5. Not subversive or inventive enough However, if S.H.I.E.L.D. had fully committed to going against the superhero grain (instead of remaining frustratingly in the middle) this could have become the series' greatest asset — a refreshing look at the superhero world from the perspective of ordinary people. This notion formed the basis of the pilot (which I found highly enjoyable), focusing on the lengths a father would go to support his son in the struggling economy. The second episode continued the trend of exploring superpower inequality, positioning a Tesseract-powered weapon as the subject of an international arms race. These hints of politically savvy, culturally relevant story lines, while they gave me hope at the time, now only remind me of whatS.H.I.E.L.D. is not: a smart, subversive drama. Instead of plots inspired by modern paranoia and struggle, we get Centipede, a Big Bad so boring that even that even Scorch looks inventive.
6. Solutions are too easy The simplicity of S.H.I.E.L.D. is out of place in this post-Sopranos world and seems painfully dated. It's hard to inspire any real tension with an antagonist so comically evil, especially with the unlimited resources at the team's disposal. Every situation, no matter how dire it may seem, is ultimately a low-stakes caper, since we know at any moment someone can pull out a get out of jail free gadget to save the day at the last minute. What ultimately made Battlestar Galactica and Firefly so engaging was the idea of the crews being isolated from necessities on their respective ships. But for now, Coulson's team has no reason to stop drawing from S.H.I.E.L.D's arsenal of technology, weapons and supplies.
7. Lacks real-world complexity and intrigue It would be much more interesting to see a rift between Coulson's team and the larger operation ofS.H.I.E.L.D. and explore how they could continue their mission (whatever it is) with less resources. For now, Skye has seemingly dropped her suspicion ofS.H.I.E.L.D., but the series could benefit greatly from mining the moral gray zone of the government's indifference to civilian privacy, especially in the wake of the NSA and Edward Snowden. This has been vaguely touched upon through Skye and The Rising Tide, but as we've now learned Skye doesn't want to be the next Julian Assange. She's simply a poor orphan who just wants to learn the truth about her parents' identities. By giving Skye such a hackneyed motivation,S.H.I.E.L.D. is missing out on a fantastic opportunity to take a critical look at the organization's intentions and tactics. Especially since I can think of a million reasons to root against S.H.I.E.L.D., but only a few in defense of their clandestine, "all for the greater good" operations.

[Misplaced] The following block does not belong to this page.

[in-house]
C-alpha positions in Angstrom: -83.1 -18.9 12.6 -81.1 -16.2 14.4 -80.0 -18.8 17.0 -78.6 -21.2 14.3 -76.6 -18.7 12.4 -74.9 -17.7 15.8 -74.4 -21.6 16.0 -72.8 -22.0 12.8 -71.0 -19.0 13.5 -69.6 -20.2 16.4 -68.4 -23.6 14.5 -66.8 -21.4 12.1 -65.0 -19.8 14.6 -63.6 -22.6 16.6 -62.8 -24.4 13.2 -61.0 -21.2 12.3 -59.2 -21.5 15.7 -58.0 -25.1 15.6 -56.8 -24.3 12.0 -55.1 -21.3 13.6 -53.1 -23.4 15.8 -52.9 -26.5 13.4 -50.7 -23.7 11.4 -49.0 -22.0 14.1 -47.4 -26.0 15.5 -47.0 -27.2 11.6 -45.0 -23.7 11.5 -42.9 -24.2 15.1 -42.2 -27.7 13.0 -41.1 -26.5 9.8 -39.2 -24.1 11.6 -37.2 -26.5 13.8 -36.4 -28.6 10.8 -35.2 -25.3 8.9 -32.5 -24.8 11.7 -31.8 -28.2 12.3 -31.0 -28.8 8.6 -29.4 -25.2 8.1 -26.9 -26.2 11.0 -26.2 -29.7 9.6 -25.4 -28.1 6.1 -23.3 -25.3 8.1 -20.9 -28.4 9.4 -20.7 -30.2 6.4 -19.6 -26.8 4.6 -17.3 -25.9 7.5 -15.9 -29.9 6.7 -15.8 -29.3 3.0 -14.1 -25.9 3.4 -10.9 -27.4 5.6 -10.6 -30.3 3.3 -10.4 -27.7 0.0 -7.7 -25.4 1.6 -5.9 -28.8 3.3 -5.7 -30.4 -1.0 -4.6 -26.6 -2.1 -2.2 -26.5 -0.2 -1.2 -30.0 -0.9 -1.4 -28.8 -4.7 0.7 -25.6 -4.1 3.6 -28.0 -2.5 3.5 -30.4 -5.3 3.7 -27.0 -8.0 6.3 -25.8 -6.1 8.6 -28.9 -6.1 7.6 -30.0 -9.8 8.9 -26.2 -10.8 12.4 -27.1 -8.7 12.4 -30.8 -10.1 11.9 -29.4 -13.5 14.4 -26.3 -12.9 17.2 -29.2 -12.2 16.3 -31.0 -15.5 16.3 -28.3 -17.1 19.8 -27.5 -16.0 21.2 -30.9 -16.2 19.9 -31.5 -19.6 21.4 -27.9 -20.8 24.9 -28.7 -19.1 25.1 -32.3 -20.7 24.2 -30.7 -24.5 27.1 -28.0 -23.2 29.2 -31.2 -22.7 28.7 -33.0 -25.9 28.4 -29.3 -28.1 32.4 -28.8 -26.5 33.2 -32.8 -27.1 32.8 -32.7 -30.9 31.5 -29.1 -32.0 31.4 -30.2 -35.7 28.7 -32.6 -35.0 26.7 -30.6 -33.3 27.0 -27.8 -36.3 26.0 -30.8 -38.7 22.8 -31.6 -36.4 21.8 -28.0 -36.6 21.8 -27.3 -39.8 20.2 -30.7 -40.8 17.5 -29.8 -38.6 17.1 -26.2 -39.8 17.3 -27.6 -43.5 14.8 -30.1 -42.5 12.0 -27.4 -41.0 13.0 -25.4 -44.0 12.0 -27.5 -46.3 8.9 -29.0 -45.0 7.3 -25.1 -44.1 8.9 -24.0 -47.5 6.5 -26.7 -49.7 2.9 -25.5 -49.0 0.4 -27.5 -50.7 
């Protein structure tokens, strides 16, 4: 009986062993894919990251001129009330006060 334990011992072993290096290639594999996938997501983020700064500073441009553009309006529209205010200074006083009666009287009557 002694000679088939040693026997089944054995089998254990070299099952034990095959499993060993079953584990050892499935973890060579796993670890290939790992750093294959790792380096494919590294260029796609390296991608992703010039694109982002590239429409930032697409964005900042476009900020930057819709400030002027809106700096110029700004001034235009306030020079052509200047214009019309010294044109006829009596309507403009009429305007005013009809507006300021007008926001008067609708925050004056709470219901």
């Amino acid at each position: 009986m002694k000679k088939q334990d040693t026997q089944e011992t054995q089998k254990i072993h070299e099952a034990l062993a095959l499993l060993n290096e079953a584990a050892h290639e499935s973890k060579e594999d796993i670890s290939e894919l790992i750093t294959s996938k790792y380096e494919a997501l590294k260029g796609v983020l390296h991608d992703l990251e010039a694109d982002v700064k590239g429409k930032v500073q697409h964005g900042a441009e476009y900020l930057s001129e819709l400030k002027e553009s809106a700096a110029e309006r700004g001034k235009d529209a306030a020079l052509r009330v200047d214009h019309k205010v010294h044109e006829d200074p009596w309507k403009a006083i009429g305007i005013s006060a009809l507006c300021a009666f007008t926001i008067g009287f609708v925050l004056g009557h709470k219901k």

Overall, S.H.I.E.L.D. is not unfixable. And it's possible the show's sliding ratings will inspire a serious reevaluation moving forward. But for now, I can think of a million things I'd rather do on Tuesday nights than tune in for another parade of missed opportunities.
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S.H.I.E.L.D. airs Tuesdays at 8/7c on ABC.